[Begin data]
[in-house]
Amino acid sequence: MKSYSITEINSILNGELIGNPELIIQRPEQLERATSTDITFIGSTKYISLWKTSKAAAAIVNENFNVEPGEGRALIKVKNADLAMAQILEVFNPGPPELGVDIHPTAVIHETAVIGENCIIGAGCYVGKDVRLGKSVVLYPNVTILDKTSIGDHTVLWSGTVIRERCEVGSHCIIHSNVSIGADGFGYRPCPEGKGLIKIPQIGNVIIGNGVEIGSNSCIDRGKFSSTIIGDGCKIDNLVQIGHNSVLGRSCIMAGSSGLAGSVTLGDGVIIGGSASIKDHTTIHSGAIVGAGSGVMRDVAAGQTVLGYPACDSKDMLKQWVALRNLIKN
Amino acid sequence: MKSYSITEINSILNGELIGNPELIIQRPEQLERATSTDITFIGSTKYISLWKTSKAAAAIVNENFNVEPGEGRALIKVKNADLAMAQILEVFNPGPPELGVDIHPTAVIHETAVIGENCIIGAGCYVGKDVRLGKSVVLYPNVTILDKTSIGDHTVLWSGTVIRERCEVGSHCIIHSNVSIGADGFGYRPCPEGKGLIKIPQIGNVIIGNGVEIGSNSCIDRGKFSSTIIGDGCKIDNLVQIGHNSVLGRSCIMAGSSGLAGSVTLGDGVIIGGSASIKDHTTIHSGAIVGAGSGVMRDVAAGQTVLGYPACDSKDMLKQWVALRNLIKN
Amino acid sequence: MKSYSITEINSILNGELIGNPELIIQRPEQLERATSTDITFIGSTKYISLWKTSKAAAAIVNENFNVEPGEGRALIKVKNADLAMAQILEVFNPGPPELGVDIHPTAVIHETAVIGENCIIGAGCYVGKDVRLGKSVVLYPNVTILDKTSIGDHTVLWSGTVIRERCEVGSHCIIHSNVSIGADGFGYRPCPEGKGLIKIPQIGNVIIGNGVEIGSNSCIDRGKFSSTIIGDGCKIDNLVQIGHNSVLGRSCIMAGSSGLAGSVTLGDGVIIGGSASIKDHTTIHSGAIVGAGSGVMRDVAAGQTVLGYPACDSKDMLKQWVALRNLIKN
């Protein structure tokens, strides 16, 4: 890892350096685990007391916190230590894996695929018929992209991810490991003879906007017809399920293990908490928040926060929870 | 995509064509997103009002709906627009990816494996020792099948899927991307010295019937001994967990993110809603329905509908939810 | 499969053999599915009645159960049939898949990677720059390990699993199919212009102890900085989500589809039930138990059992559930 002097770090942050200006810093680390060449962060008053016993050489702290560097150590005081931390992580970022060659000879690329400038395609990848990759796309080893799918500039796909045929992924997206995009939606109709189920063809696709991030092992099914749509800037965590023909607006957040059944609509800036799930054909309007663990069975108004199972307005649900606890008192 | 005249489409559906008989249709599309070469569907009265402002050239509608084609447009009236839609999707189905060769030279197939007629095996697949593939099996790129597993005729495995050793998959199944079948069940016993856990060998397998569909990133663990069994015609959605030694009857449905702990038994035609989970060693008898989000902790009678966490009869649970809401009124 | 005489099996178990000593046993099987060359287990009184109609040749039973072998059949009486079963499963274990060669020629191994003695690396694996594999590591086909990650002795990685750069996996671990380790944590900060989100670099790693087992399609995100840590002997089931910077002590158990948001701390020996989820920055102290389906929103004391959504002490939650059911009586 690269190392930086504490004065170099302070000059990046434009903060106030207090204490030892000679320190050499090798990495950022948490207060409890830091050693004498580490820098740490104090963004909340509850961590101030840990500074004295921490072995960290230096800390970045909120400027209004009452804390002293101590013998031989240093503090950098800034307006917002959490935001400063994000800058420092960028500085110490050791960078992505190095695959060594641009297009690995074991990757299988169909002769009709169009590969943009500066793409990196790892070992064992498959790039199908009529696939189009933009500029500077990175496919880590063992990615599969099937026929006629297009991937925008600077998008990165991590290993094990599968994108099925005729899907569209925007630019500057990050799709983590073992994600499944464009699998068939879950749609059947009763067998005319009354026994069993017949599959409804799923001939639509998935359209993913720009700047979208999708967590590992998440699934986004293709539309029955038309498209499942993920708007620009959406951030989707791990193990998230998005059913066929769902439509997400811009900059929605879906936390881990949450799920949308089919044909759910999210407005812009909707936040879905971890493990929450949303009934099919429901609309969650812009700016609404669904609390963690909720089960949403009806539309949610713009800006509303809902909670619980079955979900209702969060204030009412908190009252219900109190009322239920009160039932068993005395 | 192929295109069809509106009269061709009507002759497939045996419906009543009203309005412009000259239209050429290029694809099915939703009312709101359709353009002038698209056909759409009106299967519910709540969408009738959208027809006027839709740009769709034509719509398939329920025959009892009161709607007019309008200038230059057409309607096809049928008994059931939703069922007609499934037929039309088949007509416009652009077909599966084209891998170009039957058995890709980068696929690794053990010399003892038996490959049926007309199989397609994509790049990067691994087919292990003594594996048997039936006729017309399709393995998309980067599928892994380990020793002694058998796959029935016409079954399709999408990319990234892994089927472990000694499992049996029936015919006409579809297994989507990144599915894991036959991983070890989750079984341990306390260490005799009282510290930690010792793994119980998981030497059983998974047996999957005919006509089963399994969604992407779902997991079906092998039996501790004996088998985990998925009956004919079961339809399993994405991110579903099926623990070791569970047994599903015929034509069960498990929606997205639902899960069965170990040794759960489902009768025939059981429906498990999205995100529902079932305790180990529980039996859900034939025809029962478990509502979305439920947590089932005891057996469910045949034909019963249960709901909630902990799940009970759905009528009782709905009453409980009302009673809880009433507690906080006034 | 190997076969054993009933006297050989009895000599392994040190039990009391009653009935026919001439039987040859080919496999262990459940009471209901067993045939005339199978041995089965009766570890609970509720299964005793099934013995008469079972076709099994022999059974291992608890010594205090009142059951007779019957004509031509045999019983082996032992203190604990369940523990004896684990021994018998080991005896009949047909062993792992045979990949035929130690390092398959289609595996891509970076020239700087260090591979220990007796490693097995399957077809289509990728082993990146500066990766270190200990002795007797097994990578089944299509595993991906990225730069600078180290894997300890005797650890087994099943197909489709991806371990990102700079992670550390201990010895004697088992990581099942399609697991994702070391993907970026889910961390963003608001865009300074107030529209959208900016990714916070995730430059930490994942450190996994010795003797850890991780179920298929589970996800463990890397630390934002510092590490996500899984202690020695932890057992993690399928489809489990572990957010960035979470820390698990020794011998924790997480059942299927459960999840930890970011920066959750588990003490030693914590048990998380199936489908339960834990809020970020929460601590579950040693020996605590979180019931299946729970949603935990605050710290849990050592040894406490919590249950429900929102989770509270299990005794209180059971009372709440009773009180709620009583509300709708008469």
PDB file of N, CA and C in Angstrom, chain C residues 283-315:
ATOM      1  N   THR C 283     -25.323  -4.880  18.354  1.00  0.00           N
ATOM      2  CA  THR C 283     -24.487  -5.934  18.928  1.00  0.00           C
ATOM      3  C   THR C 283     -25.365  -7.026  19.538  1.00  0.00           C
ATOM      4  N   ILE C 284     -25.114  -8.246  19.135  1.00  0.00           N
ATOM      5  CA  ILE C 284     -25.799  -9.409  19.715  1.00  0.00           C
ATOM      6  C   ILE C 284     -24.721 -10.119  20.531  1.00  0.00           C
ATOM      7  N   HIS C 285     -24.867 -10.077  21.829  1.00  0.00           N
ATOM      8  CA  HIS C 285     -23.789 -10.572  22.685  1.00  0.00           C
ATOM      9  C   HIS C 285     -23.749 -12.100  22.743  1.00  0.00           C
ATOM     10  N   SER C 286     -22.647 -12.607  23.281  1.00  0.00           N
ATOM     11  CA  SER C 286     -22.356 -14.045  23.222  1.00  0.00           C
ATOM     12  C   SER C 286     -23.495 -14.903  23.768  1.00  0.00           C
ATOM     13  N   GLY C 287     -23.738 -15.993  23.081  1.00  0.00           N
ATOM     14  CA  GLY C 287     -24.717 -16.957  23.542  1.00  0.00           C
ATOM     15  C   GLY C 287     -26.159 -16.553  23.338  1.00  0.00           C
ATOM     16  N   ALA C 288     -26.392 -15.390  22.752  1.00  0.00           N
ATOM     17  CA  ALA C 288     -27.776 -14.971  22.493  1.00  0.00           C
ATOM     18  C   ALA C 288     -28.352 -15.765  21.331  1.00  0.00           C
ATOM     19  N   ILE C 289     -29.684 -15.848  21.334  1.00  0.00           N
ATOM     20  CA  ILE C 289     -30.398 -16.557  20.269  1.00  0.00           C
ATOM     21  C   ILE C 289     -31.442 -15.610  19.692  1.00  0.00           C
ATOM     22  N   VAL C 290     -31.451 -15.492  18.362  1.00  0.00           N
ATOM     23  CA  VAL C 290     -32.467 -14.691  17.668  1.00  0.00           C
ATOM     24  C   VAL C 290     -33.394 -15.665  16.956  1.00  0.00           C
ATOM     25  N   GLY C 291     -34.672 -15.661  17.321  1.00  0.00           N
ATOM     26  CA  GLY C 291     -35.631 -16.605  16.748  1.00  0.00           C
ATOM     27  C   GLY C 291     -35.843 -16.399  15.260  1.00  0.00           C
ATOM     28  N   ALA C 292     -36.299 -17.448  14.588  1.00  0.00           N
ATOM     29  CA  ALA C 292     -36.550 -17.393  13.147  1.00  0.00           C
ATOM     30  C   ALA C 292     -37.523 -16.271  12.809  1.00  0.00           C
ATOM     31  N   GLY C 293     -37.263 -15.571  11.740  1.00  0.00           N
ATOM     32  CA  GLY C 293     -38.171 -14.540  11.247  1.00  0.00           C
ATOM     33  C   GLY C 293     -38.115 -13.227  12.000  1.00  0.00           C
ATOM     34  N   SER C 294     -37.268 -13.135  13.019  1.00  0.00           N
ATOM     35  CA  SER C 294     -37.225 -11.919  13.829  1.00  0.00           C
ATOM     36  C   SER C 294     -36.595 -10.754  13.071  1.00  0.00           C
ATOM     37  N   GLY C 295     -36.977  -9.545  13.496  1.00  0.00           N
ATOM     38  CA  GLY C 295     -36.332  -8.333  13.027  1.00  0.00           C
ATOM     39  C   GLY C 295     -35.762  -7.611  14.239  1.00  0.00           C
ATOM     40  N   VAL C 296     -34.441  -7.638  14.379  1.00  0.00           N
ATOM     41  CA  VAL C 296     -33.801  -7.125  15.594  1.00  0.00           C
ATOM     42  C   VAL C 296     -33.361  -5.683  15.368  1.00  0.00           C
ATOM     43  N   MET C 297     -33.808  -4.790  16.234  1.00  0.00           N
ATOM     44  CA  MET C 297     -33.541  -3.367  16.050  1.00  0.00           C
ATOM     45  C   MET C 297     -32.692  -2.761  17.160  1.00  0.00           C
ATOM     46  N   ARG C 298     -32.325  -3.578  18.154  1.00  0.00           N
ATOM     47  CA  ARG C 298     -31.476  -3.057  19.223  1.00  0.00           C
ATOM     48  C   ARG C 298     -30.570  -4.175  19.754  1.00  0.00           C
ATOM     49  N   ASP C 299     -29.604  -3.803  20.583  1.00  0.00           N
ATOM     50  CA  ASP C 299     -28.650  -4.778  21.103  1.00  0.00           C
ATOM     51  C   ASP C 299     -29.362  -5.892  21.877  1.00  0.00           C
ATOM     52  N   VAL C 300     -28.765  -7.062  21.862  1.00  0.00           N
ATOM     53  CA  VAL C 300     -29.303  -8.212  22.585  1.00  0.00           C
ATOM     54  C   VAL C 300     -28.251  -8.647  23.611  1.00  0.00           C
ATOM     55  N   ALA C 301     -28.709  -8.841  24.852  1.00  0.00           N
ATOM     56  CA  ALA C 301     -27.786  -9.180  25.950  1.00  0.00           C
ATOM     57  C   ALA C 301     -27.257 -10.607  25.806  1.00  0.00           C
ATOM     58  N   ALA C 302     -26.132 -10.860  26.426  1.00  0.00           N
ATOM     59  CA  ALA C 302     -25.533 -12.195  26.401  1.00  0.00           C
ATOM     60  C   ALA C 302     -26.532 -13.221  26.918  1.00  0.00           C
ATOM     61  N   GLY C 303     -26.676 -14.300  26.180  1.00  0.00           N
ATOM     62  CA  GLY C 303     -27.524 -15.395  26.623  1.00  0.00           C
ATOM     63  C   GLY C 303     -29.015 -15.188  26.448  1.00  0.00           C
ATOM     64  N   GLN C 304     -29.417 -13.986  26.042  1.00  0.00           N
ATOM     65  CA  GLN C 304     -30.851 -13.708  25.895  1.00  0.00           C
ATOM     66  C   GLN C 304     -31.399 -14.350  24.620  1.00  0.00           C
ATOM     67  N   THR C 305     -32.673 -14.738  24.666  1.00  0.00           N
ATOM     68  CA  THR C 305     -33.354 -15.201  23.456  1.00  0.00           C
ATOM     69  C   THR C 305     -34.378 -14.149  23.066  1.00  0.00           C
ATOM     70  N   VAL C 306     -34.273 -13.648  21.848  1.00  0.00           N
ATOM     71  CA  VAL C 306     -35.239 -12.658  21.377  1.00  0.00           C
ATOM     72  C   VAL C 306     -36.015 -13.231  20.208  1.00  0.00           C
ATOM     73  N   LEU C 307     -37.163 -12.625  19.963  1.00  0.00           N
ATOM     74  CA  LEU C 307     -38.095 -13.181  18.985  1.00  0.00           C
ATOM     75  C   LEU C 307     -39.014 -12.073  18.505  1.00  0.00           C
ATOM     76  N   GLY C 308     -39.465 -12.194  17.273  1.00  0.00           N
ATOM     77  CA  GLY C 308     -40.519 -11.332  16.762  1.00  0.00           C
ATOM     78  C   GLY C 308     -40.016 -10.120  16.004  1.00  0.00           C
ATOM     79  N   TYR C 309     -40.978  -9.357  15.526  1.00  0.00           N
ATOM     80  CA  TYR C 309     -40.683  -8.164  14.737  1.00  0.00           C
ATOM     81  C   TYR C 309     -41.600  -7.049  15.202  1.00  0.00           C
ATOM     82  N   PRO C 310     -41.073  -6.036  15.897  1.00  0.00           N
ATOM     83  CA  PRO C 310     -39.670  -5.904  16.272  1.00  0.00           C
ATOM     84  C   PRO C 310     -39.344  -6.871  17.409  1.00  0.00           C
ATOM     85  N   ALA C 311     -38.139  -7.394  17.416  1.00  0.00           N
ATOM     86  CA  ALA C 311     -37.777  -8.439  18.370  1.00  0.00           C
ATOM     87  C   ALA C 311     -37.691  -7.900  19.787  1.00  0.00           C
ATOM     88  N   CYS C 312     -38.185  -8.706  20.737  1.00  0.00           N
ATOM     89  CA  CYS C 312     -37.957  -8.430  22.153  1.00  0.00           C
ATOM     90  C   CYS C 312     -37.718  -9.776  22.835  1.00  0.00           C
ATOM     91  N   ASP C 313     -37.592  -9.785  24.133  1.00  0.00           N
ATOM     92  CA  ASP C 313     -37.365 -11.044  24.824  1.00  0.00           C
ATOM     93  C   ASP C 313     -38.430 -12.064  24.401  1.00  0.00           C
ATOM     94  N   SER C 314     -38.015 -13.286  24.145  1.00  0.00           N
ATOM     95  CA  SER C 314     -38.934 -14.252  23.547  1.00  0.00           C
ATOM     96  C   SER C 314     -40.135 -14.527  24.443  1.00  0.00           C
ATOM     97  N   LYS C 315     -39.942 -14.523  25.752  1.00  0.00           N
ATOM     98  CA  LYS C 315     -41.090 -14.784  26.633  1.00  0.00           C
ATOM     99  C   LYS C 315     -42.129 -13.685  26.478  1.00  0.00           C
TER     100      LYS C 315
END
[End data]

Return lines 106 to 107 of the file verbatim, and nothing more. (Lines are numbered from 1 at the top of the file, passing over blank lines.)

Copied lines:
TER     100      LYS C 315
END